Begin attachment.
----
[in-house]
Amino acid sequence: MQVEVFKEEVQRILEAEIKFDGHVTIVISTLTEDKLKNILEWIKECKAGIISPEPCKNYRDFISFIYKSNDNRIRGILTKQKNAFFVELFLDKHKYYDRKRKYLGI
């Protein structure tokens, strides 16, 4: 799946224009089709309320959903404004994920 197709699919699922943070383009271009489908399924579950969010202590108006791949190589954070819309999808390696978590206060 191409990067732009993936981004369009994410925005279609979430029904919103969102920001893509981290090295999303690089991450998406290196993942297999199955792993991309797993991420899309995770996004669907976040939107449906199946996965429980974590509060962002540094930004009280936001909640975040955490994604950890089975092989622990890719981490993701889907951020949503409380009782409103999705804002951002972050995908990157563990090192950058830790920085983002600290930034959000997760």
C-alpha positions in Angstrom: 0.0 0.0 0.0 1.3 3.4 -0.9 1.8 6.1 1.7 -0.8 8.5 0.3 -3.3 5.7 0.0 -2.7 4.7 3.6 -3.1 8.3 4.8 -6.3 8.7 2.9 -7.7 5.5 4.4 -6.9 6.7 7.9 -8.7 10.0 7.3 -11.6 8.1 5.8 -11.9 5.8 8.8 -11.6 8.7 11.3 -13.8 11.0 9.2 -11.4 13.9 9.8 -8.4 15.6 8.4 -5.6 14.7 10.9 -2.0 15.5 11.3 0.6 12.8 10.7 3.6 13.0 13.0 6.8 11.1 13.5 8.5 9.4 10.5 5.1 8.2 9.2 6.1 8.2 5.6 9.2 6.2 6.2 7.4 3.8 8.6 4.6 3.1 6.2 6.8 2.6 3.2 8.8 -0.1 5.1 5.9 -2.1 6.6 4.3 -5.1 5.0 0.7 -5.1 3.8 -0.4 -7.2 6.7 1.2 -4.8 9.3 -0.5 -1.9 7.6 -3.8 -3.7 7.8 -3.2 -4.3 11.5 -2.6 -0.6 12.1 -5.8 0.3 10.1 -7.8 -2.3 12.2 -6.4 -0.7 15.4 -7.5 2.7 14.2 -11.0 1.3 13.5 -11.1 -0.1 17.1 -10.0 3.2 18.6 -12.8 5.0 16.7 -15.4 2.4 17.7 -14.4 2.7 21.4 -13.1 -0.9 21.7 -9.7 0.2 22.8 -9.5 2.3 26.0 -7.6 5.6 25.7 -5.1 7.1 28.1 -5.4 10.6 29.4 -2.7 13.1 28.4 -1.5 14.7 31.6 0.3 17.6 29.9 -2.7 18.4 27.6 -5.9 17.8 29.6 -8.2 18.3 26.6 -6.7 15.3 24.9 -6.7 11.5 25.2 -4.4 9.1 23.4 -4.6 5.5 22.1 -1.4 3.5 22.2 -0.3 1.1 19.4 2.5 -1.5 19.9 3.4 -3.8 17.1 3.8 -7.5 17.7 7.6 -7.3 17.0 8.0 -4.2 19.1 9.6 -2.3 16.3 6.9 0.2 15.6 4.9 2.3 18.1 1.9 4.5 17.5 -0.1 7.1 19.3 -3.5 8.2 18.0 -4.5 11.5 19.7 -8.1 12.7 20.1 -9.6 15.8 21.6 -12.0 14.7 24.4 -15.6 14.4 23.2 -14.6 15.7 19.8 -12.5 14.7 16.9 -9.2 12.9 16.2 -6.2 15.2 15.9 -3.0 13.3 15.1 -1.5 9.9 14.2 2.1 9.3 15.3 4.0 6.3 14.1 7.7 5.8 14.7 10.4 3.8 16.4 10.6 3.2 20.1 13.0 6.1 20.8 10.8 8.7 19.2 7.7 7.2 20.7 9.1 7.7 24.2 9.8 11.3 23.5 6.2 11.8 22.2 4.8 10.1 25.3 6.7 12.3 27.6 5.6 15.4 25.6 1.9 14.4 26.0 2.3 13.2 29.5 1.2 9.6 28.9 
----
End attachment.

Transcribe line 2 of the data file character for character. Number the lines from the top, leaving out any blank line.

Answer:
Amino acid sequence: MQVEVFKEEVQRILEAEIKFDGHVTIVISTLTEDKLKNILEWIKECKAGIISPEPCKNYRDFISFIYKSNDNRIRGILTKQKNAFFVELFLDKHKYYDRKRKYLGI